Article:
Consuming two liters of diet soda or other artificially sweetened drinks a day can increase the risk of a dangerous irregular heartbeat by 20% compared with people who drink none, according to a new study by researchers in China.

The study, from Shanghai, found that people who drink such beverages are more susceptible to a condition known as atrial fibrillation.

Theodore Maglione, an assistant professor of medicine and a cardiologist specializing in cardiovascular disease and cardiac arrhythmias at Robert Wood Johnson University hospital in New Jersey, told the Guardian: “Atrial fibrillation is a chaotic quivering of the top chambers of the heart. Normally, they beat in an organized fashion.”

Symptoms of atrial fibrillation, or “A-fib”, include “fatigue, shortness of breath, [and] palpitations”, Maglione said.

A-fib can often be genetic, Maglione said, but there are also some modifiable risk factors.

“Some things you cannot control are your genetics and age – which is a big risk factor as well. Some of the things you can control would include smoking, hypertension, uncontrolled sleep apnea, obesity and nutrition,” he said.

Making sure blood pressure is optimized is important when it comes to A-fib, as well as a “heart-healthy lifestyle”, Maglione said.

“Diet and exercise has been shown to decrease recurrence rates of atrial fibrillation after we treat them with certain procedures,” he said.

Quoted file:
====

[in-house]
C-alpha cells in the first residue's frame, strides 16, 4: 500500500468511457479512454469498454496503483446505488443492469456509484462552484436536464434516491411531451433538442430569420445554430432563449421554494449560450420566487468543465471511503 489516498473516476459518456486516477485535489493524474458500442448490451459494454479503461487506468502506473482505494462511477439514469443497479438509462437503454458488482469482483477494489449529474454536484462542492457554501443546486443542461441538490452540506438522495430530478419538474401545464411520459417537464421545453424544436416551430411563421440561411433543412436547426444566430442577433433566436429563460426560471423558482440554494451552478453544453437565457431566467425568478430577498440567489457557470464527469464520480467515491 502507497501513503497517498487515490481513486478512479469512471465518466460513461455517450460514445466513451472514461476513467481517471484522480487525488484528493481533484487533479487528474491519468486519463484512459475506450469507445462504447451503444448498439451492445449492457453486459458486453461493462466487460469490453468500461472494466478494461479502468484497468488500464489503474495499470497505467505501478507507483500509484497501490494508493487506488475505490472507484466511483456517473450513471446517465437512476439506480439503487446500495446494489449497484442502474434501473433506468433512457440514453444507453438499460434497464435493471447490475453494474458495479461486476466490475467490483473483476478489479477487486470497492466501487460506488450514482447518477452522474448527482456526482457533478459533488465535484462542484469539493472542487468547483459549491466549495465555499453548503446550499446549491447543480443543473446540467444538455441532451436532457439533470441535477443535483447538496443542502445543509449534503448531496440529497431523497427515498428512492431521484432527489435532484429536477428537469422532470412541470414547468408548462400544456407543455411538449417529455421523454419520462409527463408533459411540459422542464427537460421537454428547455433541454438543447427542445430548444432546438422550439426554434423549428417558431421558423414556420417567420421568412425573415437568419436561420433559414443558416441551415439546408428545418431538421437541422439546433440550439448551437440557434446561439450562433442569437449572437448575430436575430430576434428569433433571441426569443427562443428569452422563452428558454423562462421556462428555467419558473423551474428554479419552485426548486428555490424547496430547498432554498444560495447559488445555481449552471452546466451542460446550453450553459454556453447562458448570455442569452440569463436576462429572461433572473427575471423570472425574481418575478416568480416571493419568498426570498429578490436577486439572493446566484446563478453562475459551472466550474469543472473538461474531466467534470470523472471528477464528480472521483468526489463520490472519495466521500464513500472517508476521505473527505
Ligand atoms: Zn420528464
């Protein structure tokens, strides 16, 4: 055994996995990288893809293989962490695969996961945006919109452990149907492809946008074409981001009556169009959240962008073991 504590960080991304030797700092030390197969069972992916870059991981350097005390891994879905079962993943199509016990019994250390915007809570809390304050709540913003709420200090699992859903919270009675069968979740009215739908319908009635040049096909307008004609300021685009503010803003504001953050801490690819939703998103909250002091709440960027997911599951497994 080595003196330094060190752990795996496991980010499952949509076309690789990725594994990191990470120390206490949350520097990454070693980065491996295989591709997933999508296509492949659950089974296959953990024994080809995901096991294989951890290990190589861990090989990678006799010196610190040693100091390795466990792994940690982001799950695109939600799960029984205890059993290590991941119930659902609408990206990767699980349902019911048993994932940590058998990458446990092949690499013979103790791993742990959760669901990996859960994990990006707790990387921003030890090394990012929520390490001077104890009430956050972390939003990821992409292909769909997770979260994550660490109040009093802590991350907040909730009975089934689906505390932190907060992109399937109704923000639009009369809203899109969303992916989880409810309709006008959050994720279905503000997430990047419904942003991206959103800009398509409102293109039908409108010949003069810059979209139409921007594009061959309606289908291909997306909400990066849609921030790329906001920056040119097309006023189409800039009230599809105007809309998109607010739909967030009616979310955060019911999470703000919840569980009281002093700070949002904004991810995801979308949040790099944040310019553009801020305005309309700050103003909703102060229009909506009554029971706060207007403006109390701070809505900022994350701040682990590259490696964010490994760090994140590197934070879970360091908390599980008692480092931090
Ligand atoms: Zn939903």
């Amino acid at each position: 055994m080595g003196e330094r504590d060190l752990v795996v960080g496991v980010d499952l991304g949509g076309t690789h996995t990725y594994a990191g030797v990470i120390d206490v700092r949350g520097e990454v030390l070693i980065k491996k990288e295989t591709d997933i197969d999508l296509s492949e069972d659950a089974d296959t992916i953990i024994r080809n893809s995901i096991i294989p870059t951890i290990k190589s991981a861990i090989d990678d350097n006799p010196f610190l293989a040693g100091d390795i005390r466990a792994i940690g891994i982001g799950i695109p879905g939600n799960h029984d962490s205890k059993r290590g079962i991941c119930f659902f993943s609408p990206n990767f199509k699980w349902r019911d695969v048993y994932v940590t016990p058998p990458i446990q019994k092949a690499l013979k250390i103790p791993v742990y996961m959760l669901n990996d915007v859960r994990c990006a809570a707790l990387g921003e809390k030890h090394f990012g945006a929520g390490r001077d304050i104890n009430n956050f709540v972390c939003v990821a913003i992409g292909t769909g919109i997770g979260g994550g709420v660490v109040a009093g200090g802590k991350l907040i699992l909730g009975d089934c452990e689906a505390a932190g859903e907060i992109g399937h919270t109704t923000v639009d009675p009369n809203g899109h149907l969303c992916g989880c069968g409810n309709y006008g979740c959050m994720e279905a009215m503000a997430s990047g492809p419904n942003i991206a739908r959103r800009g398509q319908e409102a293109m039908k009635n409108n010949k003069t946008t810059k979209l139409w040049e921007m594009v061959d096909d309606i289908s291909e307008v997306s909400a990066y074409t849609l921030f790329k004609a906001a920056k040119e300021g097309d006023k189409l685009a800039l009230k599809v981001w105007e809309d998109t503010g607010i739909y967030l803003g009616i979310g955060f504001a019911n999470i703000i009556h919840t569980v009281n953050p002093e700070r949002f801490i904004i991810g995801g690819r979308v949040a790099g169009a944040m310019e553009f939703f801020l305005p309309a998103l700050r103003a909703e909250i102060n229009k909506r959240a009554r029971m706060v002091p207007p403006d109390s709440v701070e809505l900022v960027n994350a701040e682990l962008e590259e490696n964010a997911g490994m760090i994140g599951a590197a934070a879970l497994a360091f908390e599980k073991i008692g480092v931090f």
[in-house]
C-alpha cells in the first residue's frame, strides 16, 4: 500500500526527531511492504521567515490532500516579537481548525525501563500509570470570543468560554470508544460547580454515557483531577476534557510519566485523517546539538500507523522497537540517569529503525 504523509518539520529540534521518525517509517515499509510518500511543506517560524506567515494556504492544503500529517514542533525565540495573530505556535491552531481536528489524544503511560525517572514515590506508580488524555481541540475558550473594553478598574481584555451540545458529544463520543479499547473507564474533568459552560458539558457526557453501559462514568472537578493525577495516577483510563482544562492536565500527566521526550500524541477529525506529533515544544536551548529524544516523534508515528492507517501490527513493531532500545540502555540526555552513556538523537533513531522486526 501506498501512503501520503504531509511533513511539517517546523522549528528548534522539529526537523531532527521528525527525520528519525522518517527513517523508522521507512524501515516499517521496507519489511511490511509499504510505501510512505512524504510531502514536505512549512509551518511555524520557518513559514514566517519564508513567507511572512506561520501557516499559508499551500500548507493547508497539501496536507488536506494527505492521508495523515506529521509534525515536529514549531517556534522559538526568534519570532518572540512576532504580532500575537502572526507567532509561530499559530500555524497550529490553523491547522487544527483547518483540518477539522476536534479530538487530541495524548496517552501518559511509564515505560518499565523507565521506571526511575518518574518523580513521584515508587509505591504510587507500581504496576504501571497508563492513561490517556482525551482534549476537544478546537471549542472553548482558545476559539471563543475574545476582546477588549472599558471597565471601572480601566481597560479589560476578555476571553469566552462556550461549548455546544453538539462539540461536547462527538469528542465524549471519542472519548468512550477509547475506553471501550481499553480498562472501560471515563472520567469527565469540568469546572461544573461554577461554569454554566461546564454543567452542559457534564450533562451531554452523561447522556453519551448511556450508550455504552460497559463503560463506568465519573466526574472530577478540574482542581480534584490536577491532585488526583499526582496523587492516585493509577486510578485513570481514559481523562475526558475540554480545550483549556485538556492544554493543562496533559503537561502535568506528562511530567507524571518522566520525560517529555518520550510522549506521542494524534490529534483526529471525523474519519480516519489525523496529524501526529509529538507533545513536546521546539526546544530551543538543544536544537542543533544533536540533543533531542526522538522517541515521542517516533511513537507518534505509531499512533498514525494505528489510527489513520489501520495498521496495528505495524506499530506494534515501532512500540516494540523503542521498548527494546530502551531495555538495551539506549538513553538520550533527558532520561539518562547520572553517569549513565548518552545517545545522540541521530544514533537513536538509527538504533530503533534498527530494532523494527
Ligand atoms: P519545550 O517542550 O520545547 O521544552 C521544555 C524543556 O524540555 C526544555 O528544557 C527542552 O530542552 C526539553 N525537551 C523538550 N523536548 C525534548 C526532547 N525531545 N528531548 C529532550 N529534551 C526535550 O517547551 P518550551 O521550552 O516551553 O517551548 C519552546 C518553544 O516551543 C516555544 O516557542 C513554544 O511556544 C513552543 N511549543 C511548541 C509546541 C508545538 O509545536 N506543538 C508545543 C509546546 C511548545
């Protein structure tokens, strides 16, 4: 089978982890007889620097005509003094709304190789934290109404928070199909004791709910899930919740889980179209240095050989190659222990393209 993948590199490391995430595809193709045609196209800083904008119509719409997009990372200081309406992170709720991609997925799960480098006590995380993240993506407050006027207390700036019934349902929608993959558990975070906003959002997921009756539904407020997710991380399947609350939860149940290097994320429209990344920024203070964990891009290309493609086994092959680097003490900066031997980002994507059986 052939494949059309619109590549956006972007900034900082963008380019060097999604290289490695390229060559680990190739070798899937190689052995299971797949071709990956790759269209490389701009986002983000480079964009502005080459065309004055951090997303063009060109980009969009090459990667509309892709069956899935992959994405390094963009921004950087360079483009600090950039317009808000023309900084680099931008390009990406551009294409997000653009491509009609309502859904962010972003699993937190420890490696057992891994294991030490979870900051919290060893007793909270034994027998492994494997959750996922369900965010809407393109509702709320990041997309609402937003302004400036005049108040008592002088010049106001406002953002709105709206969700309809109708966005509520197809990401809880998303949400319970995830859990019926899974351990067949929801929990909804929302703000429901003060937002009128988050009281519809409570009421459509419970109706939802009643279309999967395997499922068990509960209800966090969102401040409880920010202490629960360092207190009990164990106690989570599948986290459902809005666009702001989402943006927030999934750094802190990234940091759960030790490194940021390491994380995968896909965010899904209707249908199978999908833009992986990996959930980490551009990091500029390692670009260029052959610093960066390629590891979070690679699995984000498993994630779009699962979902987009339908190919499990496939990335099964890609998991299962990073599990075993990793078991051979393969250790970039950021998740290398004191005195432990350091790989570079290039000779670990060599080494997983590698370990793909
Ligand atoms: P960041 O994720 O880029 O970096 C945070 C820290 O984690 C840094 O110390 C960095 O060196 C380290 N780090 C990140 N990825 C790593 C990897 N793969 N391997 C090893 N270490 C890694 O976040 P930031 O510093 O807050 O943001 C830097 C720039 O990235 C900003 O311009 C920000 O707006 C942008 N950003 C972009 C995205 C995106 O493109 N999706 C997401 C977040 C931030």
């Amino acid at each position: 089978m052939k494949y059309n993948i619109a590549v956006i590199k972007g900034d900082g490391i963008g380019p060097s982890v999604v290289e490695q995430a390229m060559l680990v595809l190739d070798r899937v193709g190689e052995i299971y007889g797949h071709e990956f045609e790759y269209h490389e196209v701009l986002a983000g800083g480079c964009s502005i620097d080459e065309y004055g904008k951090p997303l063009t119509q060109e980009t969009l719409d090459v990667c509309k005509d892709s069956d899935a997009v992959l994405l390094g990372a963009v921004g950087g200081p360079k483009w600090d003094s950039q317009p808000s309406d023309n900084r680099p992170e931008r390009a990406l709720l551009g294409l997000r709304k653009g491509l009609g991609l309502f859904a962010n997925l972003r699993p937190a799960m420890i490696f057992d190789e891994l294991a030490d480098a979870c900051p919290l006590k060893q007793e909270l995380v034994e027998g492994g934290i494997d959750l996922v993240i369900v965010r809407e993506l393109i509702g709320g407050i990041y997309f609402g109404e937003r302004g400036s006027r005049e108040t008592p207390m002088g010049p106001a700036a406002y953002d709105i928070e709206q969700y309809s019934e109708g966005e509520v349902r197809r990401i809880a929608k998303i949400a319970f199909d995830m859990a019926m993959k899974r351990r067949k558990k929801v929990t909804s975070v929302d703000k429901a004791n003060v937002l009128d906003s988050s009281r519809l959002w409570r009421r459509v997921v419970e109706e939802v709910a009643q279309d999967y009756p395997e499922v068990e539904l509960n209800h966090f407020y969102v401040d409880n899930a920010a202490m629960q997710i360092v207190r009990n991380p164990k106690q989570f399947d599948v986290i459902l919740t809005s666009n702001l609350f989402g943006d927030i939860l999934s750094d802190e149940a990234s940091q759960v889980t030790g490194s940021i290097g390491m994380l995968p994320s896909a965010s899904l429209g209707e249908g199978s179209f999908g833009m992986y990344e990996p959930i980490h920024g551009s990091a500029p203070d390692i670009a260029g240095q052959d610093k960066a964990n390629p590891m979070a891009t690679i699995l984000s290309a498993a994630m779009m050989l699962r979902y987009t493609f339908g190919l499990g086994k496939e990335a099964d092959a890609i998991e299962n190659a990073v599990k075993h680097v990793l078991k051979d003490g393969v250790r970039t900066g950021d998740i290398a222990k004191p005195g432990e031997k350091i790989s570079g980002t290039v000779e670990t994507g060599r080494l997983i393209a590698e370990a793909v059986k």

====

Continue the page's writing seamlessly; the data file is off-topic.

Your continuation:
“The jury’s not out on whether the low-calorie or zero-calorie sodas with artificial sweeteners are any healthier than the conventional for-calorie sodas.”

Maglione said that when it comes to A-fib and nutrition, avoiding foods that are high in cholesterol and fat, and doing regular exercise, are key.

“Even modest weight loss has been associated with much lower recurrence rates of atrial fibrillation after treatment,” he said.

A-fib can also lead to blood clots, strokes and other heart-related complications.

The US’s Centers for Disease Control and Prevention says stroke is “a leading cause of serious long-term disability”. And atrial fibrillation is the leading cause of stroke in the United States.

Those above 65 are at greater risk for heart conditions such as A-fib and stroke, making it more important for this group to follow a healthy lifestyle and to avoid artificially sweetened drinks.

Maglione said there was also some evidence linking atrial fibrillation to early dementia later in life.

The study also looked at added-sugar beverages and pure unsweetened juices, such as orange juice. It was found that added-sugar beverages raised the risk of A-fib by 10%, while drinking roughly four ounces of pure unsweetened juices lowered the risk of the condition by 8%.

Penny Kris-Etherton, a nutritional sciences professor at Penn State University, told CNN: “This is the first study to report an association between no- and low-calorie sweeteners and also sugar-sweetened beverages and increased risk of atrial fibrillation.”

Soda fiend or not, Maglione said it was important to be aware when it comes to medical matters of the heart.

“If you feel any symptoms of irregular heartbeat or palpitations, seek out medical care,” he said. “Because usually with earlier intervention, we can be more successful in treatment and preventing any of the things like stroke from occurring.”

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